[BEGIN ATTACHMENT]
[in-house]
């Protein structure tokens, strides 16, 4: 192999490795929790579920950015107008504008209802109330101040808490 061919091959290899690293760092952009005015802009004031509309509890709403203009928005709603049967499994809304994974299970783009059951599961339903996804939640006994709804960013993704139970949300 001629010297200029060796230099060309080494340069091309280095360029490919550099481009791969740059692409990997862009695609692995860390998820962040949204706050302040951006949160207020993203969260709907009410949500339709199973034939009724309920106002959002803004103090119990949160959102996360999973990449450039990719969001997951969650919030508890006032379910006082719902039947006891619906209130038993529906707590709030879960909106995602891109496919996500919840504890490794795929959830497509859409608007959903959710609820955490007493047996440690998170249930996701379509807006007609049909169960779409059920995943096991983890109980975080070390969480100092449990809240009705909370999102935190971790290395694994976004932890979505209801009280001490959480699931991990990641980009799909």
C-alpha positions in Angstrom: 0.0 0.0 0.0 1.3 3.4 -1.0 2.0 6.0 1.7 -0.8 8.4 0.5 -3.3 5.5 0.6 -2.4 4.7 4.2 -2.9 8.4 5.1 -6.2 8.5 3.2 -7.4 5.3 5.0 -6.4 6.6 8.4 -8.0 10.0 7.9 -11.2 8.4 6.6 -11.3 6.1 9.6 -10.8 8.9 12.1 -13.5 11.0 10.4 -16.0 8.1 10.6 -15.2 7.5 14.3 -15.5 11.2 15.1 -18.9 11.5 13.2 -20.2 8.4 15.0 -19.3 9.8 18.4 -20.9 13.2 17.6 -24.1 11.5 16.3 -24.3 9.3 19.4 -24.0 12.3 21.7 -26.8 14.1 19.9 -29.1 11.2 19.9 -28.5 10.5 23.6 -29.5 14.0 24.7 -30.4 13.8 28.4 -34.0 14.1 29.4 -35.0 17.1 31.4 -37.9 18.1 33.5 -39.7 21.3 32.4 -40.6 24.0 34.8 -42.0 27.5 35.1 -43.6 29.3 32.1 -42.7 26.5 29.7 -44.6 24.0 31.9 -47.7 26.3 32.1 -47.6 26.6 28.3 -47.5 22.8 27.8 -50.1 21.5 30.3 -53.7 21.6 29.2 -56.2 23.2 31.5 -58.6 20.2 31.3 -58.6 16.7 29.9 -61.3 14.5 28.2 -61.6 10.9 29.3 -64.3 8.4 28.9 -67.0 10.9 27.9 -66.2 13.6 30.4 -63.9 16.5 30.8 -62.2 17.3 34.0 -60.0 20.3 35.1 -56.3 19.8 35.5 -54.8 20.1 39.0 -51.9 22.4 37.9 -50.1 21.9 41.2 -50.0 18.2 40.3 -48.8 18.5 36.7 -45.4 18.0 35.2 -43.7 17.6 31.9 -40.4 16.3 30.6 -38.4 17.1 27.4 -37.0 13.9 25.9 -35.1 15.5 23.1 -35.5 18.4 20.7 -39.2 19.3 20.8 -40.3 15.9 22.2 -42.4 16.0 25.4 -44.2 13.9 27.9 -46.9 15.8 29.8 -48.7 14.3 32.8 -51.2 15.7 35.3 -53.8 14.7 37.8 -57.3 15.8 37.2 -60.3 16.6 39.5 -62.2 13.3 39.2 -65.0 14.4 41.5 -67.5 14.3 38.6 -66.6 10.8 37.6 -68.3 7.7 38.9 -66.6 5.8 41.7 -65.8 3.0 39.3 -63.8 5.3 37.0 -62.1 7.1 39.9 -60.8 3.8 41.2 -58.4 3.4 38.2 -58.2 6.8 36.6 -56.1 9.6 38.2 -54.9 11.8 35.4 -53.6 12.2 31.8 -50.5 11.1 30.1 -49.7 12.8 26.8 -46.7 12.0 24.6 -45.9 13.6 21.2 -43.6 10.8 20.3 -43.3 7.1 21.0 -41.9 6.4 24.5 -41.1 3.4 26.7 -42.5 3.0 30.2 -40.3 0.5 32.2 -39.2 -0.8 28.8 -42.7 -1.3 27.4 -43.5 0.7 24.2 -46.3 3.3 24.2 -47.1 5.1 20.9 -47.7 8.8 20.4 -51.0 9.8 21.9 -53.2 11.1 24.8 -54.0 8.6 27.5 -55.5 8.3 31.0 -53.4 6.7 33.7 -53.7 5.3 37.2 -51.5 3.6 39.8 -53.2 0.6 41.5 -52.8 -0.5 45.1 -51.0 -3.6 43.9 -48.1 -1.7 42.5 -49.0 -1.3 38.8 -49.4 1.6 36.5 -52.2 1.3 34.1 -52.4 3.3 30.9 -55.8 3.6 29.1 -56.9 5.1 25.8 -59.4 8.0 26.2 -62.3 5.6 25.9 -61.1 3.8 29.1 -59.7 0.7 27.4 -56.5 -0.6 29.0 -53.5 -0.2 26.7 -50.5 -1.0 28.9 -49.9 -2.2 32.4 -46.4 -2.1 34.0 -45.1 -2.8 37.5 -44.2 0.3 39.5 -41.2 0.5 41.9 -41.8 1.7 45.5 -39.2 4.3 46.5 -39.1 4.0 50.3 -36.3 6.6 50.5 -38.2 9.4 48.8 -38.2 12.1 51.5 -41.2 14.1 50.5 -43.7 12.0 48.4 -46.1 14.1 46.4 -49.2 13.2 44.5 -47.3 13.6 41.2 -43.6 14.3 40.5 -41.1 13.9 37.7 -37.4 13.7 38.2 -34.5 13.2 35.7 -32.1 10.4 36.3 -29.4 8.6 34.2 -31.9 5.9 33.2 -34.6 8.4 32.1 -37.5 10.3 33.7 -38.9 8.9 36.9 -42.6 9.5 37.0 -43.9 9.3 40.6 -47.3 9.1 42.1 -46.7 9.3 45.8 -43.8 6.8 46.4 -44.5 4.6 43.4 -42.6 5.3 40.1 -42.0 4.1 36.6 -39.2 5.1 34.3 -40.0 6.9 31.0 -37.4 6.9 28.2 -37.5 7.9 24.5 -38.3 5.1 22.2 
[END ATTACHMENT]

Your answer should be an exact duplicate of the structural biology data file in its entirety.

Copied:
[in-house]
């Protein structure tokens, strides 16, 4: 192999490795929790579920950015107008504008209802109330101040808490 061919091959290899690293760092952009005015802009004031509309509890709403203009928005709603049967499994809304994974299970783009059951599961339903996804939640006994709804960013993704139970949300 001629010297200029060796230099060309080494340069091309280095360029490919550099481009791969740059692409990997862009695609692995860390998820962040949204706050302040951006949160207020993203969260709907009410949500339709199973034939009724309920106002959002803004103090119990949160959102996360999973990449450039990719969001997951969650919030508890006032379910006082719902039947006891619906209130038993529906707590709030879960909106995602891109496919996500919840504890490794795929959830497509859409608007959903959710609820955490007493047996440690998170249930996701379509807006007609049909169960779409059920995943096991983890109980975080070390969480100092449990809240009705909370999102935190971790290395694994976004932890979505209801009280001490959480699931991990990641980009799909």
C-alpha positions in Angstrom: 0.0 0.0 0.0 1.3 3.4 -1.0 2.0 6.0 1.7 -0.8 8.4 0.5 -3.3 5.5 0.6 -2.4 4.7 4.2 -2.9 8.4 5.1 -6.2 8.5 3.2 -7.4 5.3 5.0 -6.4 6.6 8.4 -8.0 10.0 7.9 -11.2 8.4 6.6 -11.3 6.1 9.6 -10.8 8.9 12.1 -13.5 11.0 10.4 -16.0 8.1 10.6 -15.2 7.5 14.3 -15.5 11.2 15.1 -18.9 11.5 13.2 -20.2 8.4 15.0 -19.3 9.8 18.4 -20.9 13.2 17.6 -24.1 11.5 16.3 -24.3 9.3 19.4 -24.0 12.3 21.7 -26.8 14.1 19.9 -29.1 11.2 19.9 -28.5 10.5 23.6 -29.5 14.0 24.7 -30.4 13.8 28.4 -34.0 14.1 29.4 -35.0 17.1 31.4 -37.9 18.1 33.5 -39.7 21.3 32.4 -40.6 24.0 34.8 -42.0 27.5 35.1 -43.6 29.3 32.1 -42.7 26.5 29.7 -44.6 24.0 31.9 -47.7 26.3 32.1 -47.6 26.6 28.3 -47.5 22.8 27.8 -50.1 21.5 30.3 -53.7 21.6 29.2 -56.2 23.2 31.5 -58.6 20.2 31.3 -58.6 16.7 29.9 -61.3 14.5 28.2 -61.6 10.9 29.3 -64.3 8.4 28.9 -67.0 10.9 27.9 -66.2 13.6 30.4 -63.9 16.5 30.8 -62.2 17.3 34.0 -60.0 20.3 35.1 -56.3 19.8 35.5 -54.8 20.1 39.0 -51.9 22.4 37.9 -50.1 21.9 41.2 -50.0 18.2 40.3 -48.8 18.5 36.7 -45.4 18.0 35.2 -43.7 17.6 31.9 -40.4 16.3 30.6 -38.4 17.1 27.4 -37.0 13.9 25.9 -35.1 15.5 23.1 -35.5 18.4 20.7 -39.2 19.3 20.8 -40.3 15.9 22.2 -42.4 16.0 25.4 -44.2 13.9 27.9 -46.9 15.8 29.8 -48.7 14.3 32.8 -51.2 15.7 35.3 -53.8 14.7 37.8 -57.3 15.8 37.2 -60.3 16.6 39.5 -62.2 13.3 39.2 -65.0 14.4 41.5 -67.5 14.3 38.6 -66.6 10.8 37.6 -68.3 7.7 38.9 -66.6 5.8 41.7 -65.8 3.0 39.3 -63.8 5.3 37.0 -62.1 7.1 39.9 -60.8 3.8 41.2 -58.4 3.4 38.2 -58.2 6.8 36.6 -56.1 9.6 38.2 -54.9 11.8 35.4 -53.6 12.2 31.8 -50.5 11.1 30.1 -49.7 12.8 26.8 -46.7 12.0 24.6 -45.9 13.6 21.2 -43.6 10.8 20.3 -43.3 7.1 21.0 -41.9 6.4 24.5 -41.1 3.4 26.7 -42.5 3.0 30.2 -40.3 0.5 32.2 -39.2 -0.8 28.8 -42.7 -1.3 27.4 -43.5 0.7 24.2 -46.3 3.3 24.2 -47.1 5.1 20.9 -47.7 8.8 20.4 -51.0 9.8 21.9 -53.2 11.1 24.8 -54.0 8.6 27.5 -55.5 8.3 31.0 -53.4 6.7 33.7 -53.7 5.3 37.2 -51.5 3.6 39.8 -53.2 0.6 41.5 -52.8 -0.5 45.1 -51.0 -3.6 43.9 -48.1 -1.7 42.5 -49.0 -1.3 38.8 -49.4 1.6 36.5 -52.2 1.3 34.1 -52.4 3.3 30.9 -55.8 3.6 29.1 -56.9 5.1 25.8 -59.4 8.0 26.2 -62.3 5.6 25.9 -61.1 3.8 29.1 -59.7 0.7 27.4 -56.5 -0.6 29.0 -53.5 -0.2 26.7 -50.5 -1.0 28.9 -49.9 -2.2 32.4 -46.4 -2.1 34.0 -45.1 -2.8 37.5 -44.2 0.3 39.5 -41.2 0.5 41.9 -41.8 1.7 45.5 -39.2 4.3 46.5 -39.1 4.0 50.3 -36.3 6.6 50.5 -38.2 9.4 48.8 -38.2 12.1 51.5 -41.2 14.1 50.5 -43.7 12.0 48.4 -46.1 14.1 46.4 -49.2 13.2 44.5 -47.3 13.6 41.2 -43.6 14.3 40.5 -41.1 13.9 37.7 -37.4 13.7 38.2 -34.5 13.2 35.7 -32.1 10.4 36.3 -29.4 8.6 34.2 -31.9 5.9 33.2 -34.6 8.4 32.1 -37.5 10.3 33.7 -38.9 8.9 36.9 -42.6 9.5 37.0 -43.9 9.3 40.6 -47.3 9.1 42.1 -46.7 9.3 45.8 -43.8 6.8 46.4 -44.5 4.6 43.4 -42.6 5.3 40.1 -42.0 4.1 36.6 -39.2 5.1 34.3 -40.0 6.9 31.0 -37.4 6.9 28.2 -37.5 7.9 24.5 -38.3 5.1 22.2 